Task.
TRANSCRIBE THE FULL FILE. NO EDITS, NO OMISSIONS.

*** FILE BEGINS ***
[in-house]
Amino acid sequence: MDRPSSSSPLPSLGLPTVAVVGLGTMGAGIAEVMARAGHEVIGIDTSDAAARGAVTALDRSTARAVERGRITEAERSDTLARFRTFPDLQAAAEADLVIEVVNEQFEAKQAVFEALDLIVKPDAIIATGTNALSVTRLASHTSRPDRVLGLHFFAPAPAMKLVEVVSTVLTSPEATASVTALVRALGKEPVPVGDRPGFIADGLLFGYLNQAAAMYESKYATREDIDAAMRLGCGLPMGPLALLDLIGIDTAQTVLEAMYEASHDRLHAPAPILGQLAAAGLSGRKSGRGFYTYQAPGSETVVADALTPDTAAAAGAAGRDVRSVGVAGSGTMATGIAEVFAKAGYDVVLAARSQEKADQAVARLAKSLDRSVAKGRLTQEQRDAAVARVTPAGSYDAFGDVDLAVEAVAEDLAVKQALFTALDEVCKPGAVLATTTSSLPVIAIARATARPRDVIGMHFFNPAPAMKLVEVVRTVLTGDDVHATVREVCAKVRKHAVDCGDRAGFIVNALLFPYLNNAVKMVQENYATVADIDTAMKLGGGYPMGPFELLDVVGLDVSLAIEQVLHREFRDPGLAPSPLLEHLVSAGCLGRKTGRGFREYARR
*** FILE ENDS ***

[in-house]
Amino acid sequence: MDRPSSSSPLPSLGLPTVAVVGLGTMGAGIAEVMARAGHEVIGIDTSDAAARGAVTALDRSTARAVERGRITEAERSDTLARFRTFPDLQAAAEADLVIEVVNEQFEAKQAVFEALDLIVKPDAIIATGTNALSVTRLASHTSRPDRVLGLHFFAPAPAMKLVEVVSTVLTSPEATASVTALVRALGKEPVPVGDRPGFIADGLLFGYLNQAAAMYESKYATREDIDAAMRLGCGLPMGPLALLDLIGIDTAQTVLEAMYEASHDRLHAPAPILGQLAAAGLSGRKSGRGFYTYQAPGSETVVADALTPDTAAAAGAAGRDVRSVGVAGSGTMATGIAEVFAKAGYDVVLAARSQEKADQAVARLAKSLDRSVAKGRLTQEQRDAAVARVTPAGSYDAFGDVDLAVEAVAEDLAVKQALFTALDEVCKPGAVLATTTSSLPVIAIARATARPRDVIGMHFFNPAPAMKLVEVVRTVLTGDDVHATVREVCAKVRKHAVDCGDRAGFIVNALLFPYLNNAVKMVQENYATVADIDTAMKLGGGYPMGPFELLDVVGLDVSLAIEQVLHREFRDPGLAPSPLLEHLVSAGCLGRKTGRGFREYARR